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Any employee claiming illegal sex discrimination must show that an employer took an adverse employment action, such as hiring, firing, promoting, or discipling an employee, and that action was motivated by the sex of the employee.  Avoiding sex discrimination claims is complicated by the fact that the definition of “sex” as it is understood in Title VII of the Civil Rights Act of 1964 and the Florida Civil Rights Act has steadily changed since its inception more than 50 years ago. The Supreme Court is expected to reinterpret the law as it pertains to applicability of antidiscrimination laws to LGBT employees, which may retroactively affect controversies involving LGBT employees. Peter Mavrick is a Miami employment lawyer who regularly defends businesses and management against employment discrimination accusations, claims, and lawsuits.

The rules governing sex discrimination are based upon the interpretation of civil rights employment law at the time that a case is pending.  This determination by a court often happens years after the alleged conduct that forming the basis of the claim. This means that it is impossible for a Florida employer to definitively know the rules that apply for its employees at any given time, because the rules that govern Florida employers, today, are governed by the law as it will be interpreted in the future.  Florida employers would be wise to be careful and avoid taking an action that could become illegal in the future, particularly in areas of law which are still developing, such as civil rights employment law concerning gay, lesbian, and transgender employees.

When Title VII of the Civil Rights Act was enacted in 1964, the law was generally interpreted so that discrimination on the basis of sex meant that employers must not bar women from applying – a common practice at the time.  Courts have steadily expanded that definition.  For example, in 1986, the Supreme Court affirmed that sexual harassment was illegal sex discrimination in Meritor Savings Bank v. Vinson, 477 US 57 (1986).  Until the decision in Meritor it had been an open question as to whether an employee could even sue for sexual harassment for almost a decade.  In 1989, the Supreme Court decided Price Waterhouse v. Hopkins, 490 U.S. 228 (1989), when a female executive was denied a promotion because she was allegedly not feminine enough.  The Supreme Court found that this sort of conduct was in reality sex-based discrimination because discrimination based on stereotypes about what a man or a woman should be was, in reality, discrimination on the basis of sex.

From the perspective of employers, the Meritor and Price Waterhouse decisions retroactively changed the law. By reinterpreting what is discrimination on the basis of sex, the Supreme Court essentially changed what was required of employers for conduct that happened before those decisions.  This sort of reinterpretation could happen again soon concerning LGBT employees.  The Supreme Court is expected to issue decisions concerning whether Title VII of the Civil Rights Act applies to transgender employees in R.G. & G.R. Harris Funeral Homes, Inc. v. E.E.O.C., 139 S. Ct. 1599 (2019), or to homosexual employees in Altitude Exp., Inc. v. Zarda, 139 S. Ct. 1599 (2019).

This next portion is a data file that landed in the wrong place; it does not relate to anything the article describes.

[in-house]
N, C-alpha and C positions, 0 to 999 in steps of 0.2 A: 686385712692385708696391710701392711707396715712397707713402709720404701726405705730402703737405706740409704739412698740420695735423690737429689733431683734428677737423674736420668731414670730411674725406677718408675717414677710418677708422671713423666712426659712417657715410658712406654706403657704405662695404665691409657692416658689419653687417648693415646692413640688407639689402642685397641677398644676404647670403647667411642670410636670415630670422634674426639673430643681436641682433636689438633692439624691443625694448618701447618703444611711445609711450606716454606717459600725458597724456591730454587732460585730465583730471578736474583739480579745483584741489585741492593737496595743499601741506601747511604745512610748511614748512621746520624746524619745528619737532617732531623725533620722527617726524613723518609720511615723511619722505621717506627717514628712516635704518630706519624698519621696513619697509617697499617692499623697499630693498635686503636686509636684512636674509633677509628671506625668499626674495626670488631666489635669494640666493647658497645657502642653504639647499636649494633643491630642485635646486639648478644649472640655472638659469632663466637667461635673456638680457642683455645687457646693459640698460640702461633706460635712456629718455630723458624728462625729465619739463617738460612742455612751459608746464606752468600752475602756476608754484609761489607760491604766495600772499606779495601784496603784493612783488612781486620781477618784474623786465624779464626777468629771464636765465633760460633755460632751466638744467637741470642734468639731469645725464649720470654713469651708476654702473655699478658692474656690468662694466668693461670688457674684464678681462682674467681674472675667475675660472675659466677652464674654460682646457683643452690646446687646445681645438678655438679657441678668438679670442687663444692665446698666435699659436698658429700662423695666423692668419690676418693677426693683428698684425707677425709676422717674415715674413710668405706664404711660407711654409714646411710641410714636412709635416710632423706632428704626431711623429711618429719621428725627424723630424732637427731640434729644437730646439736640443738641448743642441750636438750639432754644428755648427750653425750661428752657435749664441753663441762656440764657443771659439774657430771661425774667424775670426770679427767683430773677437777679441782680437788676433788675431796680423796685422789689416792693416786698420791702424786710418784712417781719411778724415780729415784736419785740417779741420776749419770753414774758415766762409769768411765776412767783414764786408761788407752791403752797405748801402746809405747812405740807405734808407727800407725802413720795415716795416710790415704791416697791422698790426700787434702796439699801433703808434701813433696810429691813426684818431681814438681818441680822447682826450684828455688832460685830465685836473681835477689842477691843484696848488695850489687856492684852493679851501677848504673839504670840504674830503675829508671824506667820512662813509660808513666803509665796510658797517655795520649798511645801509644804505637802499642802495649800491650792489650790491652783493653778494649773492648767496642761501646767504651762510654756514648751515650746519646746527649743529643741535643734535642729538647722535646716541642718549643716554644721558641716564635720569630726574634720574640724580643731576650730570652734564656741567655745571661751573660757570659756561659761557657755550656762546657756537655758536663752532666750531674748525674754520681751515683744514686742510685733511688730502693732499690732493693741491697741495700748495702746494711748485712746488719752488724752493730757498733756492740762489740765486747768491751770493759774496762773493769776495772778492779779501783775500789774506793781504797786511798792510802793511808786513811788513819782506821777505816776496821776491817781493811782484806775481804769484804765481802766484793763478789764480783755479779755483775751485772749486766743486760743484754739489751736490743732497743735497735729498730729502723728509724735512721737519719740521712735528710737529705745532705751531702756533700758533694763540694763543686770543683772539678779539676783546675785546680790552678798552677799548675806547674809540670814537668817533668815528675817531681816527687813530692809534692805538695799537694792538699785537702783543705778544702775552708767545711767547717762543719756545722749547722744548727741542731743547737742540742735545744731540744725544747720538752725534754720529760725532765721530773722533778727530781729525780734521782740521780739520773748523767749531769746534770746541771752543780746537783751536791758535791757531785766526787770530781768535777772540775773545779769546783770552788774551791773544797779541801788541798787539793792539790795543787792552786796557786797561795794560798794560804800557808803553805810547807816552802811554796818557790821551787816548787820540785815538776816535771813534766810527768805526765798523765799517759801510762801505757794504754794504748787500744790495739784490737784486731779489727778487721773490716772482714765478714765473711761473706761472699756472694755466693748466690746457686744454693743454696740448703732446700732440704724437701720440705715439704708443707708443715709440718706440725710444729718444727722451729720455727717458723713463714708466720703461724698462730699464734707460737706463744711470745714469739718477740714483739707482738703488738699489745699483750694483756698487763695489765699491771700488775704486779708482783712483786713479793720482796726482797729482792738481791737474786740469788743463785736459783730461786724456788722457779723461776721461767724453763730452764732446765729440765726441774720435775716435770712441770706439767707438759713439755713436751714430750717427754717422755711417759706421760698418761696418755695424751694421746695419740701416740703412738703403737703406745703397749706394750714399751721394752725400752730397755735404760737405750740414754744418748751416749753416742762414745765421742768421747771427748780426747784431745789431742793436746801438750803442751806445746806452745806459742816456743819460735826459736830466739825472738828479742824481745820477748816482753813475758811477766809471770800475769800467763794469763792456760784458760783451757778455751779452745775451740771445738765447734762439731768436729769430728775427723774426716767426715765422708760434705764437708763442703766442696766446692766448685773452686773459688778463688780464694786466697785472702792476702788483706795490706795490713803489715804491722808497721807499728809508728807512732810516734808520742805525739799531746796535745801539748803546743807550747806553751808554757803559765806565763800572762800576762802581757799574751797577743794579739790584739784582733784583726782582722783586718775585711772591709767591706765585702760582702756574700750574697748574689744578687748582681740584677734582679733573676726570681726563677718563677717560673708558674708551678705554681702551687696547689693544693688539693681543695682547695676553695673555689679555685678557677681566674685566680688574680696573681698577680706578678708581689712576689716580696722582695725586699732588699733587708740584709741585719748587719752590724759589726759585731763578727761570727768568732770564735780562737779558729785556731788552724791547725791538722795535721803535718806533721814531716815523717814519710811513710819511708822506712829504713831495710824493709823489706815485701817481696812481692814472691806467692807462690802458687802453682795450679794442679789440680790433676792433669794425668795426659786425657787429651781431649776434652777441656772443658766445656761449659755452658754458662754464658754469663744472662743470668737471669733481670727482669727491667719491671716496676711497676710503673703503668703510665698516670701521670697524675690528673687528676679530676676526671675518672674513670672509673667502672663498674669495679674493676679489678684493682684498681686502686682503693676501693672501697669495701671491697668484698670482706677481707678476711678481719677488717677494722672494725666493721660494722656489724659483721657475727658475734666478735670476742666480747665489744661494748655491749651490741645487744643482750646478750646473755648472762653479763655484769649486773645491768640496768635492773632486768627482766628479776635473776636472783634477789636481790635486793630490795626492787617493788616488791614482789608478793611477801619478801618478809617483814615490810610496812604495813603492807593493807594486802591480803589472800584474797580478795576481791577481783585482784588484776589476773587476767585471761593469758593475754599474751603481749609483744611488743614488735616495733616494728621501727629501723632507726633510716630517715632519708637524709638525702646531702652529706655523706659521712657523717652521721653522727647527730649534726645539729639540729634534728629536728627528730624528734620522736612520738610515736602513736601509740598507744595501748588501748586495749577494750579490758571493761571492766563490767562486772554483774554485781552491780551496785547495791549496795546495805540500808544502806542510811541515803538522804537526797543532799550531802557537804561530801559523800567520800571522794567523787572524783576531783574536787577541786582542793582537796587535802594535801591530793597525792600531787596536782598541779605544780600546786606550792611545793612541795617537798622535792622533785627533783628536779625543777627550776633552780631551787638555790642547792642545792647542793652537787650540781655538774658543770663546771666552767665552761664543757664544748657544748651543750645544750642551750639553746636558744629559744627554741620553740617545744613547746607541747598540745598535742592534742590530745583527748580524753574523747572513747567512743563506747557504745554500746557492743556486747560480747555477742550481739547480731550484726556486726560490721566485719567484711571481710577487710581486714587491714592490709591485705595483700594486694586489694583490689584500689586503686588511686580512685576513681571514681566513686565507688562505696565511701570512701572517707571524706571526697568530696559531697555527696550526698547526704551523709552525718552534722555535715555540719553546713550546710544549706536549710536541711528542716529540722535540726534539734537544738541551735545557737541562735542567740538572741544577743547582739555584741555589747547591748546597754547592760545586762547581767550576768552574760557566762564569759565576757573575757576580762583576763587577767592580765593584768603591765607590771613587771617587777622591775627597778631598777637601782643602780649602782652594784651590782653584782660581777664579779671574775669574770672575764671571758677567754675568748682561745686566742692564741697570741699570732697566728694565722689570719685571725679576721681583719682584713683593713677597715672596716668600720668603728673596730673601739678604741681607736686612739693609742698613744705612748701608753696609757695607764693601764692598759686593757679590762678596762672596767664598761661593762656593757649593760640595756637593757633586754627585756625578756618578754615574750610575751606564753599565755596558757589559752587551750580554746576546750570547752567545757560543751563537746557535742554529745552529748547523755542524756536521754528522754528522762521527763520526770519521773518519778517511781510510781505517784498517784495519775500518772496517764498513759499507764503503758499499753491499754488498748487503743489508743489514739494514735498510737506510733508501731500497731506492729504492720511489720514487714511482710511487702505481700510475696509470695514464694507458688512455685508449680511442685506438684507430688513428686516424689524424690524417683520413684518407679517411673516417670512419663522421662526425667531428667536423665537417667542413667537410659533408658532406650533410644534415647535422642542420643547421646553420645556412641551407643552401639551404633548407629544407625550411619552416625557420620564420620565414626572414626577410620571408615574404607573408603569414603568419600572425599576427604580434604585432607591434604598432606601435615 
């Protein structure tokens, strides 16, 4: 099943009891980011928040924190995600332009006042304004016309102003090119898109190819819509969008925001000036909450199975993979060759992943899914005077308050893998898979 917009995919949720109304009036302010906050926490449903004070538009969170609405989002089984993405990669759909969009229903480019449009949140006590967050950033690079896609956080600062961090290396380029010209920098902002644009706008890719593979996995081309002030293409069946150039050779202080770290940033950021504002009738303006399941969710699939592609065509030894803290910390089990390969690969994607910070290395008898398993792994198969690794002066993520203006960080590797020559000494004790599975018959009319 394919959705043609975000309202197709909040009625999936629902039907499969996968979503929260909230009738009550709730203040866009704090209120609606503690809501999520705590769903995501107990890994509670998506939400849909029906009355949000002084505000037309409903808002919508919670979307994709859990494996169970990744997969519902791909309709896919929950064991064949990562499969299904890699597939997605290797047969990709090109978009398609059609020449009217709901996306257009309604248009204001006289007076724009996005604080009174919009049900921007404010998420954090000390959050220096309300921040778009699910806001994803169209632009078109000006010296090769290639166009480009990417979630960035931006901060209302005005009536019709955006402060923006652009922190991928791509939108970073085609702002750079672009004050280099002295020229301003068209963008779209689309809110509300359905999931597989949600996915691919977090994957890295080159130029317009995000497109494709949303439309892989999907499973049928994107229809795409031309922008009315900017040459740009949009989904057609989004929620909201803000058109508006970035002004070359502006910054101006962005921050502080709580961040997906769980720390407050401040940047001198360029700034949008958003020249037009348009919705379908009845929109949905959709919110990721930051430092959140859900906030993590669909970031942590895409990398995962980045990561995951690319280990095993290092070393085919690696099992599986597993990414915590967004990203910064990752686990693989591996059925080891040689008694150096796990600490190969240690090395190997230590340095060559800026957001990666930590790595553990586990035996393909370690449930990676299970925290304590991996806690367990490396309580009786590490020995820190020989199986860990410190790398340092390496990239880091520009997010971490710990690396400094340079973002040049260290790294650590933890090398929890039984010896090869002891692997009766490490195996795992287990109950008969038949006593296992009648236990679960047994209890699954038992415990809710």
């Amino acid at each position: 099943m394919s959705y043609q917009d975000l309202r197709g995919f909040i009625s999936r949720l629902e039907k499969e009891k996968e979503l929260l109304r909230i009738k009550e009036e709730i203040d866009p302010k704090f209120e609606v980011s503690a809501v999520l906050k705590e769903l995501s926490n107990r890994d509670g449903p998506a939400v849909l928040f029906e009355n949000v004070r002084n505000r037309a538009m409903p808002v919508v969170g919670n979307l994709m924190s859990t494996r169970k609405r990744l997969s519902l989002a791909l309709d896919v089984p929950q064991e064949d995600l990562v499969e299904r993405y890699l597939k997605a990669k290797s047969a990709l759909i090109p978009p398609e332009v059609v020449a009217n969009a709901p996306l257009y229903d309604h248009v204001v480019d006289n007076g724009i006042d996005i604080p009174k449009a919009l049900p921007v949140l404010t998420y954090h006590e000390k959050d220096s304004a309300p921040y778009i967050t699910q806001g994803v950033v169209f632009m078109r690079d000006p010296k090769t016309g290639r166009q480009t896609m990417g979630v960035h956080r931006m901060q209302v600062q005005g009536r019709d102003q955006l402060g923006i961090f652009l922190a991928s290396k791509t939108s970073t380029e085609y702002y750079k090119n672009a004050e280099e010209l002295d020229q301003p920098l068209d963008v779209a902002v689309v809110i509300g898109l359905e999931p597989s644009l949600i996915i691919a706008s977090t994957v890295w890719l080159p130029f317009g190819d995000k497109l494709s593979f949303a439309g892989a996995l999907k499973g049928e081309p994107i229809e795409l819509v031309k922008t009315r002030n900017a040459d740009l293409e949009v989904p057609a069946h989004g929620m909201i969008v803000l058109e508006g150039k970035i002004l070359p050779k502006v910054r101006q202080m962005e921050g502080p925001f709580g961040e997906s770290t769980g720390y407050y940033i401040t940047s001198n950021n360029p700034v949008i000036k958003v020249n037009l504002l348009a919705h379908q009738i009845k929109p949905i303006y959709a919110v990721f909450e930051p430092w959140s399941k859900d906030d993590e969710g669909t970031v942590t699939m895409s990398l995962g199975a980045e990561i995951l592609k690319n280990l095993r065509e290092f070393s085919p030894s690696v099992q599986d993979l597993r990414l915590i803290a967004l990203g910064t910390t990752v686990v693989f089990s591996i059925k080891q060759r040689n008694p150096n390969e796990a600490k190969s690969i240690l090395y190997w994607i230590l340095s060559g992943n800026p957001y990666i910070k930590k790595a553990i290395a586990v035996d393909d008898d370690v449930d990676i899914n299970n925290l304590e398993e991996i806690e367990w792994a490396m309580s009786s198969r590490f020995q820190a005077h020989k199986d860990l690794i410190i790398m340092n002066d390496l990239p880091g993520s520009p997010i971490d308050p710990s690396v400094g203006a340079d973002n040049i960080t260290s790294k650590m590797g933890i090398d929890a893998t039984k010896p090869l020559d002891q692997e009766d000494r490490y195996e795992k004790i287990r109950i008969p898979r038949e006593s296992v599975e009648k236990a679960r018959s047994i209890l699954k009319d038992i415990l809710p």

The Eleventh Circuit Court of Appeals, which is the federal appellate court governing the State of Florida, has ruled that discrimination based on sexual orientation is not prohibited under Title VII.  In Evans v. Georgia Reg’l Hosp., 850 F.3d 1248 (11th Cir. 2017), cert. denied, 138 S. Ct. 557 (2017), the plaintiff employee claimed that she was harassed and battered in her position as a security guard at a hospital because she was a gay woman with a masculine gender presentation.  The Court found that she could not make a claim under Title VII of the Civil Rights Act if she was harassed only because of her sexuality and affirmed that “[d]ischarge for homosexuality is not prohibited by Title VII.”  Id., quoting Blum v. Gulf Oil Corp., 597 F.2d 936, 938 (5th Cir. 1979).

The upcoming Supreme Court decisions in Etsitty and Altitude might change the law that applies to Florida employers. There will always be some degree of uncertainty as to how antidiscrimination laws will later be interpreted.  Florida employers need not necessarily stay abreast of the latest trends or changes in employment law in order to manage their risk.  Instead, Florida employers can avoid allegations of nearly any kind of discrimination by ensuring that employment decisions are based on the employee’s objective performance, and that these decisions are properly documented to show that the decision was based on these objective measures.  The more objective and measurable this performance evaluation is, the better.  A well-documented history of poor performance is usually a strong defense to almost every claim of discrimination.

Peter Mavrick is an employment attorney with the Mavrick Law Firm.  Mr. Mavrick has successfully represented many businesses in employment law claims in the Miami-Dade, Broward, and Palm Beach Counties.  This article is not a substitute for legal advice tailored to a particular situation.

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